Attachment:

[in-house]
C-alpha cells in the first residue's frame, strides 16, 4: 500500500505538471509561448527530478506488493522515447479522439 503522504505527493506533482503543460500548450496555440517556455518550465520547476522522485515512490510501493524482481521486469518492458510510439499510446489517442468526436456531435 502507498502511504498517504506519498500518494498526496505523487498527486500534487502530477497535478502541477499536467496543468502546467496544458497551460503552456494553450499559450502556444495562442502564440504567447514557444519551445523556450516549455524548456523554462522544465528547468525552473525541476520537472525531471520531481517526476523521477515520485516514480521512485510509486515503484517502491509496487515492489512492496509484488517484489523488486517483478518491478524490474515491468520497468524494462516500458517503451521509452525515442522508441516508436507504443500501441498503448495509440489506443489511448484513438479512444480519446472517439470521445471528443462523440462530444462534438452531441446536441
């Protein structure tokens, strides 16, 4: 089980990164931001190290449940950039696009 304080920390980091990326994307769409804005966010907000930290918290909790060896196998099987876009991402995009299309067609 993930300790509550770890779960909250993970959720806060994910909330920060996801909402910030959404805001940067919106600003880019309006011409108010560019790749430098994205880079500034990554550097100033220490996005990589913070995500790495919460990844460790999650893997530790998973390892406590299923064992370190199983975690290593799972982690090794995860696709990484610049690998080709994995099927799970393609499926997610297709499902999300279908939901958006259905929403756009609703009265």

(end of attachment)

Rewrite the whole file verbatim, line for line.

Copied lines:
[in-house]
C-alpha cells in the first residue's frame, strides 16, 4: 500500500505538471509561448527530478506488493522515447479522439 503522504505527493506533482503543460500548450496555440517556455518550465520547476522522485515512490510501493524482481521486469518492458510510439499510446489517442468526436456531435 502507498502511504498517504506519498500518494498526496505523487498527486500534487502530477497535478502541477499536467496543468502546467496544458497551460503552456494553450499559450502556444495562442502564440504567447514557444519551445523556450516549455524548456523554462522544465528547468525552473525541476520537472525531471520531481517526476523521477515520485516514480521512485510509486515503484517502491509496487515492489512492496509484488517484489523488486517483478518491478524490474515491468520497468524494462516500458517503451521509452525515442522508441516508436507504443500501441498503448495509440489506443489511448484513438479512444480519446472517439470521445471528443462523440462530444462534438452531441446536441
């Protein structure tokens, strides 16, 4: 089980990164931001190290449940950039696009 304080920390980091990326994307769409804005966010907000930290918290909790060896196998099987876009991402995009299309067609 993930300790509550770890779960909250993970959720806060994910909330920060996801909402910030959404805001940067919106600003880019309006011409108010560019790749430098994205880079500034990554550097100033220490996005990589913070995500790495919460990844460790999650893997530790998973390892406590299923064992370190199983975690290593799972982690090794995860696709990484610049690998080709994995099927799970393609499926997610297709499902999300279908939901958006259905929403756009609703009265």